- Demand forecasting: Look ahead to gaps or changes in staffing so you can start reaching out to potential replacements.
- Labor budgeting: Plan for new projects, or assess employee/team bandwidth to make sure you’re always staffed to meet your growth needs.
- Performance monitoring: Track performance details about your employees (this will help you make predictions about other staffing areas).
- Employee skill matching: Identify the skill sets of applicants or current employees so you can place them where they’ll be the most valuable.
- Asset tracking: Keep track of company resources that move among departments or teams.
While WFM typically includes internal resource management listed above, it can also extend to other aspects such as supply chain management (SCM), workforce asset management (WAM), production planning services (PPS), or field service management (FSM). Your WFM system does not need to include all facets of business; however, if you are implementing efficiency systems in these areas, it can be helpful to standardize them under your WFM umbrella for consistency’s sake.
Whatever realms of work you choose to apply to your WFM system, the goal will remain the same: to streamline and standardize internal processes to maximize productivity. In successful cases, WFM systems will function as a task management tool to help you reduce risk, meet compliance, increase workforce mobility and agility, raise retention rates, and ultimately become a more efficient internal team.
Explaining the Recent Popularity of Workforce Management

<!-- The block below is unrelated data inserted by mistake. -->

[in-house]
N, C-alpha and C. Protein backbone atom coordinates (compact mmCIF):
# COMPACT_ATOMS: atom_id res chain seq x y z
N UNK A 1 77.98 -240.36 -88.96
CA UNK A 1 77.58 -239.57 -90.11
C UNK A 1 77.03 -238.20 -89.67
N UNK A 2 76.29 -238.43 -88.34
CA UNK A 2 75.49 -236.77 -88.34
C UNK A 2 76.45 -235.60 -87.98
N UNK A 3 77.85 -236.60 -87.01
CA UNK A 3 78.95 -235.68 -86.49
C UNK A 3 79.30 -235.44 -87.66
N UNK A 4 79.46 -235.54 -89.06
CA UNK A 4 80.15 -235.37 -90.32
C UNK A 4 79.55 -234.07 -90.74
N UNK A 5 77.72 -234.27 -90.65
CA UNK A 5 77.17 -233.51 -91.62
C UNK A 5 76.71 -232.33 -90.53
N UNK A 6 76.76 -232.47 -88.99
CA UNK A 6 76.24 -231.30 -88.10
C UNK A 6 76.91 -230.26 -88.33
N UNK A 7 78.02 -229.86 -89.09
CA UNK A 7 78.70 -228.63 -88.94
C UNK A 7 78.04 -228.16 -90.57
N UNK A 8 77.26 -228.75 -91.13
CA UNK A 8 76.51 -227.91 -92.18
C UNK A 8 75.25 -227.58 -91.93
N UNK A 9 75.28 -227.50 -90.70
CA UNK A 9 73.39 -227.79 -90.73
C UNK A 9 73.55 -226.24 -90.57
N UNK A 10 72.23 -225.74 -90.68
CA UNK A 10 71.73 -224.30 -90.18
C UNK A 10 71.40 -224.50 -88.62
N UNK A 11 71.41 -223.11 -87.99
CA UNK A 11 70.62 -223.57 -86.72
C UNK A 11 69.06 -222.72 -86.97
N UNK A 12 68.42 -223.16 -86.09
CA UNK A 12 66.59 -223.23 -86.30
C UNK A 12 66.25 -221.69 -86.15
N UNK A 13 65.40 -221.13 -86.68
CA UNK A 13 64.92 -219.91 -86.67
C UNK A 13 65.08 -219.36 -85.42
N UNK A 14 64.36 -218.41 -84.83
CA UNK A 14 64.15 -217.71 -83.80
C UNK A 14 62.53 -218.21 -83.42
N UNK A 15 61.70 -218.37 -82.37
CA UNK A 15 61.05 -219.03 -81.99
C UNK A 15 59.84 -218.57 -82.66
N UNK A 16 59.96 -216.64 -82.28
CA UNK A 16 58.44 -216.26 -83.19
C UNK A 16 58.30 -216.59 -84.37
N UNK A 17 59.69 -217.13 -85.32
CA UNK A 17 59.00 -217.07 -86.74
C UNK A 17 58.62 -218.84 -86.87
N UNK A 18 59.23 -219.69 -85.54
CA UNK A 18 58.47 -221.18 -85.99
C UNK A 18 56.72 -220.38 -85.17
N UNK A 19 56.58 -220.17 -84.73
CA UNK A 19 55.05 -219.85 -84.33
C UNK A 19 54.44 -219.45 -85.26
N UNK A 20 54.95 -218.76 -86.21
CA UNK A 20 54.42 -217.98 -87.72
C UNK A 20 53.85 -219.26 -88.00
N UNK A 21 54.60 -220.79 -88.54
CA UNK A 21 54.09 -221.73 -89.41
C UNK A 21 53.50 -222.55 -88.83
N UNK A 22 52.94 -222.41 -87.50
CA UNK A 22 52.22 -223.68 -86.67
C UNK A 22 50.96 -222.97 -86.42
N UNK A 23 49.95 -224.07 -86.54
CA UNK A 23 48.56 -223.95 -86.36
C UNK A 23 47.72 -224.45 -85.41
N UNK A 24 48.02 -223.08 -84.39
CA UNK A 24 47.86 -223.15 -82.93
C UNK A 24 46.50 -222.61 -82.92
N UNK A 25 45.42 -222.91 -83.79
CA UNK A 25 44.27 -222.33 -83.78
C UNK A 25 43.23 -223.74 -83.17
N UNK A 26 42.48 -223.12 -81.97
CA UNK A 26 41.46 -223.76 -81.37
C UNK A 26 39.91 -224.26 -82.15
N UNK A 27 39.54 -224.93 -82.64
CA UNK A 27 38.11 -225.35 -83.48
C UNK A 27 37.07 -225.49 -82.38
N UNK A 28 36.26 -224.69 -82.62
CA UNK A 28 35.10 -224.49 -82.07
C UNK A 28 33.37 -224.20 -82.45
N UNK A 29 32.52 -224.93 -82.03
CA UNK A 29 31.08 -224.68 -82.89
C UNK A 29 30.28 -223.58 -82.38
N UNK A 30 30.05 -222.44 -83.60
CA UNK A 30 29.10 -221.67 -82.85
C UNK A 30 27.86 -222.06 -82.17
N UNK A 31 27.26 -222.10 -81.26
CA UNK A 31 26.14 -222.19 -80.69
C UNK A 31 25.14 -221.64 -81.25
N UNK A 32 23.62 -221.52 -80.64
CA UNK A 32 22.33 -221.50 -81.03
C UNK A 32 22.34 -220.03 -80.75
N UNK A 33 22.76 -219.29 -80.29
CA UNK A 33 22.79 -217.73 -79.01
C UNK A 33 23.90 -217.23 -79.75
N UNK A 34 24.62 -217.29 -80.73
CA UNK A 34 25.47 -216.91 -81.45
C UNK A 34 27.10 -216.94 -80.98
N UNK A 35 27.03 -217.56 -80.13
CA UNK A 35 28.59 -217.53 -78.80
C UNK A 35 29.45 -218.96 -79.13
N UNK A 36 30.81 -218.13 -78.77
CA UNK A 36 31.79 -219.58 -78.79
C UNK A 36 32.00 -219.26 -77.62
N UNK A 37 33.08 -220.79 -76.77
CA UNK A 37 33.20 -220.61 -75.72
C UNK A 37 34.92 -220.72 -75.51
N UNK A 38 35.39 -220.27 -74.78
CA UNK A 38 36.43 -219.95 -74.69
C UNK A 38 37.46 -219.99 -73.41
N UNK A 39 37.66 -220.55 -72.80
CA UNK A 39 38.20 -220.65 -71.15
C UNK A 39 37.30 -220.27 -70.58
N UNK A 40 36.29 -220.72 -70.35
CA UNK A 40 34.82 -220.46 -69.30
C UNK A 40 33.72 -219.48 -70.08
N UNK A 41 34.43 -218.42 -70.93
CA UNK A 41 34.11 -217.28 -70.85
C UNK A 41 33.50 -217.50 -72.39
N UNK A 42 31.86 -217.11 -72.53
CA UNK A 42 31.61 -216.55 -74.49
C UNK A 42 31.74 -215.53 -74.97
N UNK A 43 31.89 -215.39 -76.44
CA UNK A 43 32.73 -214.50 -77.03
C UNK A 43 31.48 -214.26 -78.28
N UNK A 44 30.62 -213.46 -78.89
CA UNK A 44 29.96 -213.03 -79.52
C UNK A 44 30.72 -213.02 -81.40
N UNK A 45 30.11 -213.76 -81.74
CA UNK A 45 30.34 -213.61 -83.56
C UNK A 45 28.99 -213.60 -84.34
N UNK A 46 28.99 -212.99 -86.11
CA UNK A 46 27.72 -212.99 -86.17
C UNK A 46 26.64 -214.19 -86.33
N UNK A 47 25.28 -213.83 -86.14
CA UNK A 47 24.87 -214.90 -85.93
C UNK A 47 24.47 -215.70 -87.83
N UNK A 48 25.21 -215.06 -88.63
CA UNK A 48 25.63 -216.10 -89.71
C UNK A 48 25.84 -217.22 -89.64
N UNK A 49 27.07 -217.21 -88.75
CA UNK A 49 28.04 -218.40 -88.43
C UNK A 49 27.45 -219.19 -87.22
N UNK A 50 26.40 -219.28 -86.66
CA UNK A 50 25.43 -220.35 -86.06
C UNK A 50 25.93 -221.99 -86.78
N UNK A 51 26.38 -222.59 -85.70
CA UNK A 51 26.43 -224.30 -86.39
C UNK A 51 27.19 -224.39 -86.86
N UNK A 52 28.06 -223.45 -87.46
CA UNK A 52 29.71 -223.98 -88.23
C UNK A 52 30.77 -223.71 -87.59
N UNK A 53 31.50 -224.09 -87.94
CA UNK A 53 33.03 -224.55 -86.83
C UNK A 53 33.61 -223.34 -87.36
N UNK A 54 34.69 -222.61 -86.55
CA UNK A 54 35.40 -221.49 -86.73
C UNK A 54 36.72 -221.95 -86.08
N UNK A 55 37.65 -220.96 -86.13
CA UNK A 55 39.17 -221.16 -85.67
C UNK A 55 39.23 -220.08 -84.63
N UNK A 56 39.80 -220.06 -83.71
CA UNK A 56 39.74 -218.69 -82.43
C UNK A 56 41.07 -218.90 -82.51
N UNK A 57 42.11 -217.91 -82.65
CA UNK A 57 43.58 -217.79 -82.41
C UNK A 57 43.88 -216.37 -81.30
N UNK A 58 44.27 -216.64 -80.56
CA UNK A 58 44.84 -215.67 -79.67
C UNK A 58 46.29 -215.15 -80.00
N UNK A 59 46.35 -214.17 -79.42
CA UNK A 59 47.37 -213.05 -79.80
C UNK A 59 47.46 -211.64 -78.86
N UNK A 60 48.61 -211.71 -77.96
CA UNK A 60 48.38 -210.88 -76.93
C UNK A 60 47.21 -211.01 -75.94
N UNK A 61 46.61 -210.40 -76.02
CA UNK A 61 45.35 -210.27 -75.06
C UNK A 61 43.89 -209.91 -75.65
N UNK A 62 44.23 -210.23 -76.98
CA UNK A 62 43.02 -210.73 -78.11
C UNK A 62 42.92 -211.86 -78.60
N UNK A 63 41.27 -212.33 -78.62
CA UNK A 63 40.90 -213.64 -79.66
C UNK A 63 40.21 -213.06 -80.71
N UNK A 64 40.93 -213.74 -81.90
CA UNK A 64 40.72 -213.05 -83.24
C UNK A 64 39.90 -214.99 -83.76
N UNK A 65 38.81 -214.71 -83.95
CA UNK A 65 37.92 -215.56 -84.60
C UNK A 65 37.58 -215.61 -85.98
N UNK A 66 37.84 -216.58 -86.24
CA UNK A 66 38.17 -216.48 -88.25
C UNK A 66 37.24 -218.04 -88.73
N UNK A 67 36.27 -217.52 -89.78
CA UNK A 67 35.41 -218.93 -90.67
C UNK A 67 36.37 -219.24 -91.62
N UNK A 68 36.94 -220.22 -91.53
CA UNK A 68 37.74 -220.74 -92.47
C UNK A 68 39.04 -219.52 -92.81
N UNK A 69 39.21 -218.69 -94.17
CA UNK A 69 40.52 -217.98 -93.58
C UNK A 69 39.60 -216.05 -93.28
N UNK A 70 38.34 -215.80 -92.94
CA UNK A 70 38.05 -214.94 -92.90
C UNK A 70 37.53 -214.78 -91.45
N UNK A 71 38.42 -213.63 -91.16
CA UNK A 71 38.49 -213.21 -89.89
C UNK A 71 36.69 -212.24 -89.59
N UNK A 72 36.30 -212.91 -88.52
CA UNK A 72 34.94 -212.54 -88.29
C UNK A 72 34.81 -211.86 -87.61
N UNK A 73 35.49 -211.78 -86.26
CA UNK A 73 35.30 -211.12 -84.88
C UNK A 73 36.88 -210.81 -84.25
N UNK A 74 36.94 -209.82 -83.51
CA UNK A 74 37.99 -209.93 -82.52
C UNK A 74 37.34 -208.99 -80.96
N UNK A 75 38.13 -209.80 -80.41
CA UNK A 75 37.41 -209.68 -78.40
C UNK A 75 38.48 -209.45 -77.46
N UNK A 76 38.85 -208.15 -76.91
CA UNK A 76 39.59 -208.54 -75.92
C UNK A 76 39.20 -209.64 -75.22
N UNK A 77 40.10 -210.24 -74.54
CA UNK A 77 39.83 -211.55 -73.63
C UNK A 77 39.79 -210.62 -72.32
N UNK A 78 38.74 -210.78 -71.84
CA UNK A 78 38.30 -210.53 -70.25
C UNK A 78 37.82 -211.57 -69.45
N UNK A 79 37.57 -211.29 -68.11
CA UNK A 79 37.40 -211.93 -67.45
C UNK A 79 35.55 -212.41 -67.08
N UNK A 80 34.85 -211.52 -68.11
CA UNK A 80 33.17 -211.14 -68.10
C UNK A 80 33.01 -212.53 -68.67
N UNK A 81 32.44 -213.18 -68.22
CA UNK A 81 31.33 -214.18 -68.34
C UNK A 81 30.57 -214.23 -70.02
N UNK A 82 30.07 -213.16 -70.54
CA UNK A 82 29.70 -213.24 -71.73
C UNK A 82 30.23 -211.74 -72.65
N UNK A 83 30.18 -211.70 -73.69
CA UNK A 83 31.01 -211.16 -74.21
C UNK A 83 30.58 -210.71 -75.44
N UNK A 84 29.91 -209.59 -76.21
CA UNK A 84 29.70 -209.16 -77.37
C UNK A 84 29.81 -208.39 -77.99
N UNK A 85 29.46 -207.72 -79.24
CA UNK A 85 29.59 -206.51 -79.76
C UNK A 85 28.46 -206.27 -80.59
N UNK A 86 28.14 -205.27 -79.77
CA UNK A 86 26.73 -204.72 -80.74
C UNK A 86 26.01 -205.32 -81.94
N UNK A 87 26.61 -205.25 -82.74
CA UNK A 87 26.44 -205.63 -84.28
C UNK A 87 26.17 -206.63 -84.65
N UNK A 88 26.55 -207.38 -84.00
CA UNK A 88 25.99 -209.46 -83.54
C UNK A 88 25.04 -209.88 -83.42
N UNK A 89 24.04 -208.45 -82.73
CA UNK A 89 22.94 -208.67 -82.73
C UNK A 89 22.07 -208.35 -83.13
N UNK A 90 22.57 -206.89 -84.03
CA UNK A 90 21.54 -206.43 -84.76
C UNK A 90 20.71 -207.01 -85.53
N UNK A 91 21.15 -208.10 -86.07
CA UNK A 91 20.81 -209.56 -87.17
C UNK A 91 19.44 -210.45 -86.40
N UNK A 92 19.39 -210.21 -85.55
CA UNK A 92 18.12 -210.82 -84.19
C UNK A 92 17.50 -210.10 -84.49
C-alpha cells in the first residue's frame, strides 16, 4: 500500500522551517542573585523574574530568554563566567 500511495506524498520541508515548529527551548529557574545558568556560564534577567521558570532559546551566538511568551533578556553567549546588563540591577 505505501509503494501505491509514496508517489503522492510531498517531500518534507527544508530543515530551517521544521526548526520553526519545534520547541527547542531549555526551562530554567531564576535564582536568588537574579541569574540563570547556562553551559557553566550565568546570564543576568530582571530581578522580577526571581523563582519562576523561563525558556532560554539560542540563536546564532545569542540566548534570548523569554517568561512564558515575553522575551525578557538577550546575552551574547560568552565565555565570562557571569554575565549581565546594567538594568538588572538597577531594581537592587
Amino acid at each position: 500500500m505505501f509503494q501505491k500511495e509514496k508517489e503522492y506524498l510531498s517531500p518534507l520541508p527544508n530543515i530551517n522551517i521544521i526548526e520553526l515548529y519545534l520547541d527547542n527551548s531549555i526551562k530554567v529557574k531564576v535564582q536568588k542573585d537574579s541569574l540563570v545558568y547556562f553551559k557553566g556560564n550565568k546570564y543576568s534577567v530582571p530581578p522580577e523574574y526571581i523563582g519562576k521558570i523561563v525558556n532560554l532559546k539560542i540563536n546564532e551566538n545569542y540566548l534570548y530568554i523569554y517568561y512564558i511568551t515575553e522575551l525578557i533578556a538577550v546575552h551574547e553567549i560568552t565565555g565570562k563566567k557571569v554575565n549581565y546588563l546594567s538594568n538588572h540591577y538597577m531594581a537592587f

Although the concept of WFM began in the 1980s and continued forming in the 1990s, it never enjoyed much popularity - until recently. We wanted to understand what prompted this rise in popularity, so we talked to a couple experts in the project management field.
On the other hand, Hiller says, “Companies that choose to ignore its importance will see a negative impact in a number of areas including employee engagement, retention, and ultimately their bottom line.”
Hiller also cited a recent study by The Workforce Institute at Kronos Incorporated and Coleman Parkes Research. The study found that US Businesses waste $687 billion each year on unnecessary administrative tasks - this is where WFM (and WFM software) comes in. “Many of the tasks … can be automated, or at least made more efficient, by effectively using technology,” Hiller says. “And that technology has become increasingly more user-friendly, making it more accessible than ever for teams of all sizes.”
According to Hiller, technology is largely responsible for generating new interest around WFM. By automating administrative programs and easing the use of old systems, employees are finding it easier to track their internal data.
“The availability and affordability of new technologies that track workforce KSA and link it to business strategy and forecast led to easier access to WFM thus, increased popularity.”